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Southern California gasoline prices soar 23 cents in a week

February 04, 2013|By Ronald D. White
  • Freddy Lozoga fills an underground tank at a service station in Los Angeles. The average price of regular gasoline jumped 23 cents in Southern California in the past week as refineries trimmed production because of maintenance.
Freddy Lozoga fills an underground tank at a service station in Los Angeles.… (Nick Ut / Associated Press )

Expect a bit of a shock if you fill up your gas tanks in Southern California this week.

The average price of a gallon of regular gasoline in the state has jumped 23.4 cents since last Monday, according to the AAA Fuel Gauge Report.

Most of the spike has been driven by the state's southern counties.

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Los Angeles and Long Beach, for example, are averaging $4.017 a gallon, up 24.8 cents over the past week.

Orange County gasoline is averaging $4.002 a gallon, up 26.1 cents since last Monday.

The Southern California averages compare to $3.859 a gallon today in San Jose and $3.723 in the region around Modesto.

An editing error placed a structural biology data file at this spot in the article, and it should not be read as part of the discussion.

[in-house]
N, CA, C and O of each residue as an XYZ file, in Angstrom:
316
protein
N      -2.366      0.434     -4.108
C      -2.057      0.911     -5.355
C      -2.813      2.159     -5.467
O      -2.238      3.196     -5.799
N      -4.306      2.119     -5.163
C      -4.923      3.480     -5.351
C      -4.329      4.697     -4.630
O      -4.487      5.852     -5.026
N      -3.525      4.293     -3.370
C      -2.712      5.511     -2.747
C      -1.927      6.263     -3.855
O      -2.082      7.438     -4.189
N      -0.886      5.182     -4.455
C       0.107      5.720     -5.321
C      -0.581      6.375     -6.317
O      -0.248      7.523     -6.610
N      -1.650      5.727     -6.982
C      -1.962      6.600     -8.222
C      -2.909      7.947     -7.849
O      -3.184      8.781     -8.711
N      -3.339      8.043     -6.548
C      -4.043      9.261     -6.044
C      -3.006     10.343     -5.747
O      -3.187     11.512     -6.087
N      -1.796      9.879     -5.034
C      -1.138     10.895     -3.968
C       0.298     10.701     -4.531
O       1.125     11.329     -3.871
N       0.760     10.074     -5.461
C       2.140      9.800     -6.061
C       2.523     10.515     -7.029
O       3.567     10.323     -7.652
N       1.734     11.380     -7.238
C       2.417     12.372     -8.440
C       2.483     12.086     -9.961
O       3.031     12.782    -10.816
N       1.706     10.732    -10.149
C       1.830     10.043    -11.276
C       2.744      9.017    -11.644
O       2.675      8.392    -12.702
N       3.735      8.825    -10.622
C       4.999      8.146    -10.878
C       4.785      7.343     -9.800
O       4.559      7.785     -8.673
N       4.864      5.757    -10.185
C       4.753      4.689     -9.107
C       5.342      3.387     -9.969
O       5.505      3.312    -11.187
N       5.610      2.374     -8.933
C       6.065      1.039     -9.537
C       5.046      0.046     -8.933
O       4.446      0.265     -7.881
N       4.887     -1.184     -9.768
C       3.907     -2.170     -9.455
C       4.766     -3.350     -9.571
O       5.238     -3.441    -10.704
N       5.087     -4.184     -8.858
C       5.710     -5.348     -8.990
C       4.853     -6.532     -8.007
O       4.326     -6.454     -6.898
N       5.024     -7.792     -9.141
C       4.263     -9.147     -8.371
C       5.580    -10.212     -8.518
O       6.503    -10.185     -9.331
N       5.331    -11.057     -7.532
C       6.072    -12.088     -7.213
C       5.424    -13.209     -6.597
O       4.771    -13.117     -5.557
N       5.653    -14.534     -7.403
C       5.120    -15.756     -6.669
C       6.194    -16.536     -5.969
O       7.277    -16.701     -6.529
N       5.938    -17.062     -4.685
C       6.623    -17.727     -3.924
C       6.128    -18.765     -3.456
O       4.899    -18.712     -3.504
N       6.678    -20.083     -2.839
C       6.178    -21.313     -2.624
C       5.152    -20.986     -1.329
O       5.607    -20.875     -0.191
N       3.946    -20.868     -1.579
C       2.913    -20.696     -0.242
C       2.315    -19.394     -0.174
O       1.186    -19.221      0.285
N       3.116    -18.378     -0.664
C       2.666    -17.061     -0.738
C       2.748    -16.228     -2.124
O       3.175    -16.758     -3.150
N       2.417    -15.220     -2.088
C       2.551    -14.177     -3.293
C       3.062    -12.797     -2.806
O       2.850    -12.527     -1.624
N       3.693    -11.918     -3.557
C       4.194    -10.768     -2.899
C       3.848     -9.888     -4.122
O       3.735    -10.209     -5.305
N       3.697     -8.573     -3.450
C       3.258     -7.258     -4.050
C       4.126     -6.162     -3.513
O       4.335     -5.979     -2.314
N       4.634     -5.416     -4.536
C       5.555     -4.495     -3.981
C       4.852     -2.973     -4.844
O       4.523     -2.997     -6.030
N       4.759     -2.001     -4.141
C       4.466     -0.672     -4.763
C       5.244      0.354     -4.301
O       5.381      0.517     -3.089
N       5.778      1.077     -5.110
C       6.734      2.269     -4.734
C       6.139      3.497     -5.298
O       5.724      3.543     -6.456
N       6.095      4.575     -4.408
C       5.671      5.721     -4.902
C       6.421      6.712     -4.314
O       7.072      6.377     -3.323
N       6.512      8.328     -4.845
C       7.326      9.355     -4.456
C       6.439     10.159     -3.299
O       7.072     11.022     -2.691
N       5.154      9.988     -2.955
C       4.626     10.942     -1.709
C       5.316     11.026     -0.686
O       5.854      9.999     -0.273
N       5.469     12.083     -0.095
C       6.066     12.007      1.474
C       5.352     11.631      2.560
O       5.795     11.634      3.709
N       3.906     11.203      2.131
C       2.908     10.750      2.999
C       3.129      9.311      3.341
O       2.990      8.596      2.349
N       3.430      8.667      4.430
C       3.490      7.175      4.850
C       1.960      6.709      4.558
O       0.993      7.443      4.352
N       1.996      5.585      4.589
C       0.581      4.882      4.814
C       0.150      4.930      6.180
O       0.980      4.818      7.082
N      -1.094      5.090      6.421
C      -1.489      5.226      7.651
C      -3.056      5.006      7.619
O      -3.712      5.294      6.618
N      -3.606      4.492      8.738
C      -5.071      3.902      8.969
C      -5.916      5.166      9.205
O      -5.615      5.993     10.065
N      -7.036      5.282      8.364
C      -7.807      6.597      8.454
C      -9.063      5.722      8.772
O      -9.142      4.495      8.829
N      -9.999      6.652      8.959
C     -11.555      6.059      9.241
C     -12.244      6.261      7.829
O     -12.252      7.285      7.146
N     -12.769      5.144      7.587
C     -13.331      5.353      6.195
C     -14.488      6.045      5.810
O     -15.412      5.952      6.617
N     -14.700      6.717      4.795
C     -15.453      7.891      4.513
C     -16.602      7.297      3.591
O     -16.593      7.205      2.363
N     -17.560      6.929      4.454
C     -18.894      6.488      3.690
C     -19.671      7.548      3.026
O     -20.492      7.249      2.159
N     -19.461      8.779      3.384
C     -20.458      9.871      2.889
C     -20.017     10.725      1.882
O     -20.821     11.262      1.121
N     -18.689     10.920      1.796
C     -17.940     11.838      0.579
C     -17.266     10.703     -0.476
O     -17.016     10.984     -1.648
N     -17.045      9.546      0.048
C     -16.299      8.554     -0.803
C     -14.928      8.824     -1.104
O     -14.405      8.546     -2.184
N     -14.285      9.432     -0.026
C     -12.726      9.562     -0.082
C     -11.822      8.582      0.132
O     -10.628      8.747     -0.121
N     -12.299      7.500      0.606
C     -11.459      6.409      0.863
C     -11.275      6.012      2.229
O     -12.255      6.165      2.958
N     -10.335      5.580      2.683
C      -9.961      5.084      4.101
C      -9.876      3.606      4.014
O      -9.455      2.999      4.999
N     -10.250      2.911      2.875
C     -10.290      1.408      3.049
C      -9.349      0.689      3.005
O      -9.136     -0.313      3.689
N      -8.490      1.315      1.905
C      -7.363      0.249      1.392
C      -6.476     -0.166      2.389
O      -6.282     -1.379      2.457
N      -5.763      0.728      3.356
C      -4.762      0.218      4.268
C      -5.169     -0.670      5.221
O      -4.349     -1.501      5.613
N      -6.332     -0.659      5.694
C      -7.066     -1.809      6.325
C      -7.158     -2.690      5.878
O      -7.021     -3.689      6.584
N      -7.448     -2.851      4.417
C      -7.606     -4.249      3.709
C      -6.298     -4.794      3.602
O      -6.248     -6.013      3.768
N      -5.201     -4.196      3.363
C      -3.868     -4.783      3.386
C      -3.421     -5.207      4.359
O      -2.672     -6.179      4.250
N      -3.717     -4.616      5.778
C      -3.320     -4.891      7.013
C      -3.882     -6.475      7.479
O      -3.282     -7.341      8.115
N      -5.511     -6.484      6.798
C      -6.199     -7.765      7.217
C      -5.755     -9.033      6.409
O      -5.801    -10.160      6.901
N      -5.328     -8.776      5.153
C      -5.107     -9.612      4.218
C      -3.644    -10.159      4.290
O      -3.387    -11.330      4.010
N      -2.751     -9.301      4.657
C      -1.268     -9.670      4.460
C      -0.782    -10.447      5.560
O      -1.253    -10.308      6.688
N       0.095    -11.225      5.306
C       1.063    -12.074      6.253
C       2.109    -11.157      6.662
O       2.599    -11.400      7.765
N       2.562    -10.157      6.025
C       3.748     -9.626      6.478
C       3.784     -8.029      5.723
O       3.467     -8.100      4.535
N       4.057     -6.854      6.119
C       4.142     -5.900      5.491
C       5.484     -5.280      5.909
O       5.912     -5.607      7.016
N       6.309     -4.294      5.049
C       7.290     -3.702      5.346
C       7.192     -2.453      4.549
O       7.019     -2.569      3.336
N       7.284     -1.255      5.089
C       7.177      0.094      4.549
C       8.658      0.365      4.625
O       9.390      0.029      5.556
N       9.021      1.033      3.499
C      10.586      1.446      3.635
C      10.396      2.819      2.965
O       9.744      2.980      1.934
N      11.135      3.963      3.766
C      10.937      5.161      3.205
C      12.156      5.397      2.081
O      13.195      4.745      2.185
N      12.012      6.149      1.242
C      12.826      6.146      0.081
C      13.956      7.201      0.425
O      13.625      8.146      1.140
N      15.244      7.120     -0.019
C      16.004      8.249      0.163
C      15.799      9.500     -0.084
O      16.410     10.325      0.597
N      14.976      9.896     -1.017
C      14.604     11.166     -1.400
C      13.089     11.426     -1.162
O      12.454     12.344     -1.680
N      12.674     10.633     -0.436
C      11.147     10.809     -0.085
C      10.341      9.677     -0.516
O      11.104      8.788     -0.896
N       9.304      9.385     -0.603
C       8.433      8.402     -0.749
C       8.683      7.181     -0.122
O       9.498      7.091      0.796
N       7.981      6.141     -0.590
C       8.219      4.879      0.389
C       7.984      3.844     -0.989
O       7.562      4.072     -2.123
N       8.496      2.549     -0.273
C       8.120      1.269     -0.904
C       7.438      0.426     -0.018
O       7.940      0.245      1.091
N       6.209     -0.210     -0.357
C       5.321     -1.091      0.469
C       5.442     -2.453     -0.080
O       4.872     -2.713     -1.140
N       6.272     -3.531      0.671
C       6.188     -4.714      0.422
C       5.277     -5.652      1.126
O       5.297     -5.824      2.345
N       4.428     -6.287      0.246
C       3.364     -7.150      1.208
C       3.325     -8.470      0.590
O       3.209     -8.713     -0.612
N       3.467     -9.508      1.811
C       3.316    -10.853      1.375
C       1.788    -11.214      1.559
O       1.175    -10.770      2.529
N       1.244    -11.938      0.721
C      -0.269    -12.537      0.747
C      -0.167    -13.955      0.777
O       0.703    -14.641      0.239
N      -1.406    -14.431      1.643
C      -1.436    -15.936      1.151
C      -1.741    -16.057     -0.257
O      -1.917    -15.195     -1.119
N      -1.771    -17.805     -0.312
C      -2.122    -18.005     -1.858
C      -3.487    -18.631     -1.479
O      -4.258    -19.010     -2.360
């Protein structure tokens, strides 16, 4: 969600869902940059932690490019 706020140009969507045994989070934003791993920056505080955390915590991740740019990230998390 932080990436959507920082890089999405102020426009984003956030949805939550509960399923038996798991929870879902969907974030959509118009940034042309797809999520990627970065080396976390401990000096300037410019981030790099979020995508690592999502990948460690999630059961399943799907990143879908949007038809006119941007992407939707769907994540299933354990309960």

So, what gives?

"Refinery maintenance," said Denton Cinquegrana, executive editor of the Oil Price Information Service. OPIS collects prices daily from more than 100,000 retail outlets across the U.S. and supplies the AAA with its averages.

"California has a lot more planned refinery maintenance than it usually has at this time of year," Cinquegrana said. "And most of that is concentrated in Southern California."

Cinquegrana added that some of the maintenance was deferred from the fourth quarter of 2012, when refineries kept operating to boost supplies after California prices hit a record average of $4.671 a gallon in October.

The bad timing about all of this is that it also figures to run in to the state's early switch to summer blend gasoline, which starts in March. That is much earlier than most of the rest of the nation.

"It's also the summer blend that is more expensive," Cinquegrana said, "because it can't contain the cheaper, junk additives, like butane" that are used in colder weather, winter blends.

"You could see Southern California prices getting back up to $4.25 by then," he said.

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